Philadelphia teachers were poised to begin a strike last Friday afternoon, provided no new contract had been worked out by the end of the school day.
“Most teachers will be on the picket line by 3 p.m. [Friday],” Barbara Goodman, a spokeswoman for the 21,000-member Philadelphia Federation of Teachers, said late last week. “The most egregious issue is the imposition of work terms and conditions.”
Meanwhile, union leaders, city officials, and school board members were trying to pull together a contract and head off a walkout in the 210,000-student district. The union has not held a strike since 1981.
PFT President Ted Kirsch announced the starting date for the strike at an Oct. 23 school board meeting, as more than 4,000 union members gathered outside in a candlelight vigil to await word from their leader.
Barring a last-minute deal, teachers and other union members were scheduled to cease participating in all school functions, including extracurricular activities, as of the afternoon of Oct. 27. The district holds a limited number of Saturday classes that were also up in the air at press time, but the earliest that most students would have been affected was Monday, Oct. 30.
“We are extremely disappointed that the PFT has decided to strike,” school board President Pedro A. Ramos said in a statement. “We continue to believe that the terms and conditions laid out by [Mayor John F. Street] and adopted by the board are fair and reasonable.”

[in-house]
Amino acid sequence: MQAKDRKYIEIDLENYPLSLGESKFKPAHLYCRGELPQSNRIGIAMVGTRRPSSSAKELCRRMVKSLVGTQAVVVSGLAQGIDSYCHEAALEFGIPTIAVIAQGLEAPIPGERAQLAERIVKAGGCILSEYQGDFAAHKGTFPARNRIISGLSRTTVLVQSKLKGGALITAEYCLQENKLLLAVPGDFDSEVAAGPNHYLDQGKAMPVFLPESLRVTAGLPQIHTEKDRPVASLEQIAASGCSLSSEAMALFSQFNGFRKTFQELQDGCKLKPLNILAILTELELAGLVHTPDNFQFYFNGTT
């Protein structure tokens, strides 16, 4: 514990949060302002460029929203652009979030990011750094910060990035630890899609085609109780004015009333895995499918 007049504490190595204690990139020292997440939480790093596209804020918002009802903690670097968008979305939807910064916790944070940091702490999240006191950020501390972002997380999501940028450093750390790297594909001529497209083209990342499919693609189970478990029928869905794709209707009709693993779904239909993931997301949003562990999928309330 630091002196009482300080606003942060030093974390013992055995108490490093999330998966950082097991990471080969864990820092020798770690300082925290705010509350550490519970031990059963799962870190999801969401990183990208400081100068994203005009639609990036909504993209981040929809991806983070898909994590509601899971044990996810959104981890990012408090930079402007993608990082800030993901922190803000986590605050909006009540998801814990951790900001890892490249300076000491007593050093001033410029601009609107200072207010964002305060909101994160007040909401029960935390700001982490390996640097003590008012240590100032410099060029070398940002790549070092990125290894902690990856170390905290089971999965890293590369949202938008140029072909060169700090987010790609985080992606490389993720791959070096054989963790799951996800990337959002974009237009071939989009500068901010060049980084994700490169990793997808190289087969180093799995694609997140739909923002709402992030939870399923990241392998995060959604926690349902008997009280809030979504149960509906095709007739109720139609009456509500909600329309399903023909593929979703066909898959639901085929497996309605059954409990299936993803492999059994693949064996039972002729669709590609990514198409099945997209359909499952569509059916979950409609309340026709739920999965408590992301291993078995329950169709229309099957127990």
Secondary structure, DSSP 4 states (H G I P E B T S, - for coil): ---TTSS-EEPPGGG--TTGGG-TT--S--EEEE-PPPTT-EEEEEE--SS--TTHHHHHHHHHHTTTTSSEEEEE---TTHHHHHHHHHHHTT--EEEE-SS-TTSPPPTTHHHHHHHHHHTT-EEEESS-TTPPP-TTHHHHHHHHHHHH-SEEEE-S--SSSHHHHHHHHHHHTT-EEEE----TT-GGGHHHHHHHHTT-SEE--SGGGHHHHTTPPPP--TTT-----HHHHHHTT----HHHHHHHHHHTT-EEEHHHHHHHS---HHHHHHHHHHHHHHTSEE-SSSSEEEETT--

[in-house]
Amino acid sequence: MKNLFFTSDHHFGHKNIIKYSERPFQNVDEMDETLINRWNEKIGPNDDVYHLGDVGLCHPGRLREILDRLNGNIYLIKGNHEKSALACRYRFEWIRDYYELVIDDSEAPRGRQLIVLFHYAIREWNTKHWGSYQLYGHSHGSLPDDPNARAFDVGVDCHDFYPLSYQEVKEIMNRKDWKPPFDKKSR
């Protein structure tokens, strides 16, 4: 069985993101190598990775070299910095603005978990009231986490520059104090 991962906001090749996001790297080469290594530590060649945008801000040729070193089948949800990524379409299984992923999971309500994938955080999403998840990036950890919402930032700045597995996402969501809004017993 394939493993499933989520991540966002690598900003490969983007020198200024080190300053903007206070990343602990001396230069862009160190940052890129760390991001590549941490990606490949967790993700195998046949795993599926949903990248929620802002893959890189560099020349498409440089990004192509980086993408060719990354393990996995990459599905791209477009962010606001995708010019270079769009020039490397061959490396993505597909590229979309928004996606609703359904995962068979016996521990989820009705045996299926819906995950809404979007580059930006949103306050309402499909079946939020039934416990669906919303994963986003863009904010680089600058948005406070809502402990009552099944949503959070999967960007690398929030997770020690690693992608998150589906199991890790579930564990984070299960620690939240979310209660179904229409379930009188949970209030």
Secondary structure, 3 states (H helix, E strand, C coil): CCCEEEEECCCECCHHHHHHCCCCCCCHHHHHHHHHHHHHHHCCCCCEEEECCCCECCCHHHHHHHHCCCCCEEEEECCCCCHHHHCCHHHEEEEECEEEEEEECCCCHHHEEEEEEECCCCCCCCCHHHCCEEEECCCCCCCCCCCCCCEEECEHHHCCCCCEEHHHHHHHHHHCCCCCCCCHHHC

The board imposed a five- year “interim” contract on teachers Sept. 28 as what it viewed as a last resort, following eight months of unfruitful negotiations with union leaders. The old contract expired Aug. 31, and a state law forbade any continuation of it.
Union members had been working without a contract before the implementation of the September plan.
The interim contract would lengthen the school day by one hour, increase teacher salaries by 17 percent over five years, and implement a voluntary pay-for-performance system, beginning next September. Until then, union members are working under the old salary schedule.
Some city leaders expressed concern that a strike could disrupt the Nov. 7 elections, because most voters cast their ballots in schools that are temporarily used as polling places. But Ms. Goodman said union members would not interfere with the elections and would instead work to “get out the vote” in the event of a strike.